Individualism is a double-edged sword. We in the West deeply appreciate the opportunity to forge our own paths, but this freedom can result in smaller social support networks and poorer emotional health.
If only there was a way to periodically step out of our egocentric lives and join forces with a group of like-minded others, ideally to produce something beautiful.
Well, as it turns out, there is: choral singing.
Newly published research finds evidence that "the well-being benefits afforded by choral singing could be distinct in comparison with other leisure activities." The synchronistic physical activity of choristers appears to create an unusually strong bond, giving members the emotionally satisfying experience of temporarily "disappearing" into a meaningful, coherent body.
In the journal Psychology of Music, a British research team led by University of Bath psychologist Nick Stewart describes a study featuring 125 choral singers, 125 solo singers, and 125 team-sport athletes. (There were 231 participants in all, since 120 took part in two of those activities, and 24 engaged in all three; those 144 were instructed to "select the activity that was most important to them" when answering questions.)
Participants responded to several sets of statements designed to measure different aspects of well-being, plus their motivation for participating, and their sense of connection with their fellow members. (Example: They were asked to indicate, on a one-to-seven scale, "To what extent do members of this group share common goals?")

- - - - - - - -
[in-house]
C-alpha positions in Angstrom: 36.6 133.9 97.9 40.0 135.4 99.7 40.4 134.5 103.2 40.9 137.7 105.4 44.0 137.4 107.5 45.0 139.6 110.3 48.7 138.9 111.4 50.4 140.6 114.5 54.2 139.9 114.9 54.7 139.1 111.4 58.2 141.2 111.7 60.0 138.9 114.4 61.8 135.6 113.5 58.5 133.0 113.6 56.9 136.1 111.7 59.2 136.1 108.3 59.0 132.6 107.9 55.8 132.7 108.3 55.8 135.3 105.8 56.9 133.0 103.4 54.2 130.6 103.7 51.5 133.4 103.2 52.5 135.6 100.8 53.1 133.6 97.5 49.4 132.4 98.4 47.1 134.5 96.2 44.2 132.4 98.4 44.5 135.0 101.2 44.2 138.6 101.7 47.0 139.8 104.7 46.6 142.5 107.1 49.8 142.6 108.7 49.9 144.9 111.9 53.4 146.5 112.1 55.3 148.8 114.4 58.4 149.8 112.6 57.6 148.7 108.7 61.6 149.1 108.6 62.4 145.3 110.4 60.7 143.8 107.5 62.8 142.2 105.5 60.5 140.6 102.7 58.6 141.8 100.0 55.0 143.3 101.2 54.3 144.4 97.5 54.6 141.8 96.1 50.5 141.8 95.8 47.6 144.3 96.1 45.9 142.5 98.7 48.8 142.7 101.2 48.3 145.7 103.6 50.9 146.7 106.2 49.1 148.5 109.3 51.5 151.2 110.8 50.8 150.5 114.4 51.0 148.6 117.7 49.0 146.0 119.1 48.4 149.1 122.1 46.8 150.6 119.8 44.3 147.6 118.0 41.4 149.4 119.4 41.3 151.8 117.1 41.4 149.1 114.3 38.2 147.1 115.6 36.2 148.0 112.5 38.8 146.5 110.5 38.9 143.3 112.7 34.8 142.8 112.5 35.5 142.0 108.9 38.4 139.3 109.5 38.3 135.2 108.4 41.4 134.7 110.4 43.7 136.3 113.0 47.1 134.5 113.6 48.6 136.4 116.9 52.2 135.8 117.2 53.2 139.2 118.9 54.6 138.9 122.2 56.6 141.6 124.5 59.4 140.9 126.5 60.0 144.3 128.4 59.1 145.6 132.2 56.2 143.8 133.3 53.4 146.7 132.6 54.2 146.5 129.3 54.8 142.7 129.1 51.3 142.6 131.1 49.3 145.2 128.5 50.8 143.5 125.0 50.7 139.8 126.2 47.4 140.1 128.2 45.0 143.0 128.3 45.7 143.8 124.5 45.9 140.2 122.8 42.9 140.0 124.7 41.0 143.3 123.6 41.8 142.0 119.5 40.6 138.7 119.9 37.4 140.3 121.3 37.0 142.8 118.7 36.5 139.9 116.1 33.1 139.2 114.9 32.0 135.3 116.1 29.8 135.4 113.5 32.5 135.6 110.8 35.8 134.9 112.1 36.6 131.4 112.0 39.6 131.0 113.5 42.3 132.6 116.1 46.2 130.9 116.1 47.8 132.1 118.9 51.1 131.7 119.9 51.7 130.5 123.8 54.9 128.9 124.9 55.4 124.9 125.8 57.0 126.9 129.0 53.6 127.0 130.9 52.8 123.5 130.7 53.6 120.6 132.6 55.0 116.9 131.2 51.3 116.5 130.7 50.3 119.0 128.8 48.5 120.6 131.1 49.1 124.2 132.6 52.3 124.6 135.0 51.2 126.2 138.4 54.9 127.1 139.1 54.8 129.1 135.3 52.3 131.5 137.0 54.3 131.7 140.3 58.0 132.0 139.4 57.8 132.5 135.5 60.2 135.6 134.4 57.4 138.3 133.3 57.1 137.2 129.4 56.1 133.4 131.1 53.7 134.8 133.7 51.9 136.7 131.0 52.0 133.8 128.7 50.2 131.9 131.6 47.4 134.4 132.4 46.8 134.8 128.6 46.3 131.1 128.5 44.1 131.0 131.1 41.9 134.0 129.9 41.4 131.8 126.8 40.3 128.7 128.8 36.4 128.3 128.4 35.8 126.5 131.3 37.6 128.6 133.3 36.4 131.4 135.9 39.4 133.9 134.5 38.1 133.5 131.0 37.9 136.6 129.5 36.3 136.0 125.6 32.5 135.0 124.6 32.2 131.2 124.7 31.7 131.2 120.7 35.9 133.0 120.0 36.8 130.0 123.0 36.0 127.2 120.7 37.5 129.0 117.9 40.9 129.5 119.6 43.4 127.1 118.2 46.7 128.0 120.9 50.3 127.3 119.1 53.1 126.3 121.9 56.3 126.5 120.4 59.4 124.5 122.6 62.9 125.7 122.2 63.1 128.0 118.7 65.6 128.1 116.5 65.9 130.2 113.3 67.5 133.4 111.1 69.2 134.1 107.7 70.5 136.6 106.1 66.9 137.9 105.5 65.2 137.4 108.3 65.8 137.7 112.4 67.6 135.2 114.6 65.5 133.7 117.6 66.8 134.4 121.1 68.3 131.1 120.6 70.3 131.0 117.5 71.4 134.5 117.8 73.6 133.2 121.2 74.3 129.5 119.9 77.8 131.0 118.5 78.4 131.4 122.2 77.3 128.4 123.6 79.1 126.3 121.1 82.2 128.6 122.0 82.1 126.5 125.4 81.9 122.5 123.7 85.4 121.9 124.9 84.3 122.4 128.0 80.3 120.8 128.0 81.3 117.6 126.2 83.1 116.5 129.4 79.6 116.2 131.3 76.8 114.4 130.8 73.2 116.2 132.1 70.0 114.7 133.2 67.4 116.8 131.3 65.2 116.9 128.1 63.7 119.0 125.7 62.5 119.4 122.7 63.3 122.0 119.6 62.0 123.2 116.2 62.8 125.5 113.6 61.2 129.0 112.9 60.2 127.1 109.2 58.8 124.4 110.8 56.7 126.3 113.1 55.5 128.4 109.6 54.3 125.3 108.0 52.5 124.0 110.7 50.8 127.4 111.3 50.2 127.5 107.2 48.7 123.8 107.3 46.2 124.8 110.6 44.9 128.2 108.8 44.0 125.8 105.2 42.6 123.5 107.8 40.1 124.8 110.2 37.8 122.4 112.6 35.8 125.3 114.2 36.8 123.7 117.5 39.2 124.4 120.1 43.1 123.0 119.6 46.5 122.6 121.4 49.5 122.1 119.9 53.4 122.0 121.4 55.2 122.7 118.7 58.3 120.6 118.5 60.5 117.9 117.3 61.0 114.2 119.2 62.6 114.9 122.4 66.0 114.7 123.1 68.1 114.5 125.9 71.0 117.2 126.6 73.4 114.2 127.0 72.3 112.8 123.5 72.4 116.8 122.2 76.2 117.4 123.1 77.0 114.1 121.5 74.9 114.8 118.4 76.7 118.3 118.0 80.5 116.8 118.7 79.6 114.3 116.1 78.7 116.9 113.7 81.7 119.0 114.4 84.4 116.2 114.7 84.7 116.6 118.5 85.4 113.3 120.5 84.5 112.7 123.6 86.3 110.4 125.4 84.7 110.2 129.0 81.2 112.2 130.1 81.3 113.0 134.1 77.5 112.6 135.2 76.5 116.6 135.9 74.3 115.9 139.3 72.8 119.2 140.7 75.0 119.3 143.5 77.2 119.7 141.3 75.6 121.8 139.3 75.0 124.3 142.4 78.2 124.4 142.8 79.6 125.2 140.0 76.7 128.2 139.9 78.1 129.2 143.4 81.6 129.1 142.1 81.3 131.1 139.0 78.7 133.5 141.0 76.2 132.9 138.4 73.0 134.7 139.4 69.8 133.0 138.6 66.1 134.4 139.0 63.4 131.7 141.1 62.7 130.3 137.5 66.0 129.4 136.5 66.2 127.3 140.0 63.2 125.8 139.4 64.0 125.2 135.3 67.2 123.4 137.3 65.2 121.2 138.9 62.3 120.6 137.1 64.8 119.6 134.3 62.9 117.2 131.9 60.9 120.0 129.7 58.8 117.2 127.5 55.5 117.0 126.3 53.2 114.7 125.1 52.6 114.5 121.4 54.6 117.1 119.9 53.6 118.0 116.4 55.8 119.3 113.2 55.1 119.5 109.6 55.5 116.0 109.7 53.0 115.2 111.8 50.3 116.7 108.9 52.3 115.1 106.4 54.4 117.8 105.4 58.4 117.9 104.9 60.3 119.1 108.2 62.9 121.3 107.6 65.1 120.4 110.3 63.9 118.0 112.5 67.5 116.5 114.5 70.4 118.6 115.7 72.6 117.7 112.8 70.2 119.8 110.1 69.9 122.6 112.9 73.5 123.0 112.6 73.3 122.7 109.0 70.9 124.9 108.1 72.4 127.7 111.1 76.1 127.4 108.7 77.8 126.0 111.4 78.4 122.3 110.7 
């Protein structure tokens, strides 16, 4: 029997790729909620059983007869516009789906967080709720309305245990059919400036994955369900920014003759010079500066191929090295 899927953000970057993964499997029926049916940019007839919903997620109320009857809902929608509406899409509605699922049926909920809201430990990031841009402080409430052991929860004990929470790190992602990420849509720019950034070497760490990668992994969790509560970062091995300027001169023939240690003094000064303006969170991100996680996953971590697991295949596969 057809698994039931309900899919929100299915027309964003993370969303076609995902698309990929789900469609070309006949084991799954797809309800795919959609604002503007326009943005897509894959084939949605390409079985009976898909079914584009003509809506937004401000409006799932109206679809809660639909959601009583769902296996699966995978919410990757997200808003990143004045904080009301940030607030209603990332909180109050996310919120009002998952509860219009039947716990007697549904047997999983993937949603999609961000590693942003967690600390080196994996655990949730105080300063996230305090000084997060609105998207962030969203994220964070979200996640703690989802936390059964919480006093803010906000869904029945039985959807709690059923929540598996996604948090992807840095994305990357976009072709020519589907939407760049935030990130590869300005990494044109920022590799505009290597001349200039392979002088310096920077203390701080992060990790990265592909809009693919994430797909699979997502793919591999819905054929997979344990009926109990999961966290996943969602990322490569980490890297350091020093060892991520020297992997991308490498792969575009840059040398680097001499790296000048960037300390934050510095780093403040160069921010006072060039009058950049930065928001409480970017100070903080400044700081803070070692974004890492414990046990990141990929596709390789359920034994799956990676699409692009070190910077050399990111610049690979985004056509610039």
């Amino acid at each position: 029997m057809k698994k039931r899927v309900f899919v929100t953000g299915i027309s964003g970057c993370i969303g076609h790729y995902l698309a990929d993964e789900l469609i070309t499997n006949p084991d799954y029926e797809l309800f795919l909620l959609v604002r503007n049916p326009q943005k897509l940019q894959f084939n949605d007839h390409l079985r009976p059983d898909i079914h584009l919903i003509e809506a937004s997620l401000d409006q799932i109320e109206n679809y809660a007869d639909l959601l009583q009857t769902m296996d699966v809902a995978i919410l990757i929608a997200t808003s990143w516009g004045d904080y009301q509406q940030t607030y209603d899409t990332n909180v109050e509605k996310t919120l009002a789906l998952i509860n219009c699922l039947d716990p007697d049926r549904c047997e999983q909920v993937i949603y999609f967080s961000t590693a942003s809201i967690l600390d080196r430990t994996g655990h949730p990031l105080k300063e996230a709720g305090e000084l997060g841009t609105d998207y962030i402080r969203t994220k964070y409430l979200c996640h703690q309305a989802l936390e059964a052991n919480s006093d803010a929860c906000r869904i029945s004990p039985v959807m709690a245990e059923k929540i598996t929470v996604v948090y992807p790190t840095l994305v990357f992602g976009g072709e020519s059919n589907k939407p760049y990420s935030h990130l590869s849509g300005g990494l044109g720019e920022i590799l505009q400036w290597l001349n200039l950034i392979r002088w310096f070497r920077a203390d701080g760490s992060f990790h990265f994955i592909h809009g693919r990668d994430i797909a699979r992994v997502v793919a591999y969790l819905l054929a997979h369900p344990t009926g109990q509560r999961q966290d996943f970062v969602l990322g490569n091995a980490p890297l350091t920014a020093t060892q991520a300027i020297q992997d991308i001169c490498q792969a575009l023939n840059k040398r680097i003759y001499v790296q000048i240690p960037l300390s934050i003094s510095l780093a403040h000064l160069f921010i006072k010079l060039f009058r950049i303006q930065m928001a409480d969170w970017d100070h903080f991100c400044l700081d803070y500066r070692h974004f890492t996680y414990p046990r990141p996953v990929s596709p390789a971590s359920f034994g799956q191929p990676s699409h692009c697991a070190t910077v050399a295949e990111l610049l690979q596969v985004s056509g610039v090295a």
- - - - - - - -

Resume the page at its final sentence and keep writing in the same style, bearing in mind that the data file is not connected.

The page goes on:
Losing yourself in a choral group can be a uniquely satisfying experience.
The first finding was that choral singers and team sports players "reported significantly higher levels of well-being than solo singers." While this difference was found on only one of the three measures of well-being, it does suggest that activities "pursued as part of a group" are associated with greater self-reported well-being.
Second, they found choral singers appear to "experience a greater sense of being part of a meaningful, or 'real' group, than team sports players." This perception, which is known as "entitativity," significantly predicted participants' scores on all three measures of well-being.
The researchers suspect this feeling arises naturally from choral singers' "non-conscious mimicry of others' actions." This form of physical synchrony "has been shown to lead to self-other merging," they noted, "which may encourage choral singers to adopt a 'we perspective' rather than an egocentric perspective."
Not surprisingly, choral singers experienced the lowest autonomy of the three groups. Given that autonomy can be very satisfying, this may explain why overall life-satisfaction scores were similar for choral singers (who reported little autonomy but strong bonding), and sports team members (who experienced moderate levels of both bonding and autonomy).
Overall, "Participants did not differ significantly in terms of how well their chosen activity (met) their need for social connection and belongingness," the researchers add. "This finding suggests that any leisure activity pursued with, or in front of, other individuals may serve to satisfy this need to belong and connect with others."
So if you feel the need to express yourself individually through solo performance, by all means do so: There are clear psychological benefits. But especially in our individualistic society, losing yourself in a choral group can be a uniquely satisfying experience.
Findings is a daily column by Pacific Standard staff writer Tom Jacobs, who scours the psychological-research journals to discover new insights into human behavior, ranging from the origins of our political beliefs to the cultivation of creativity.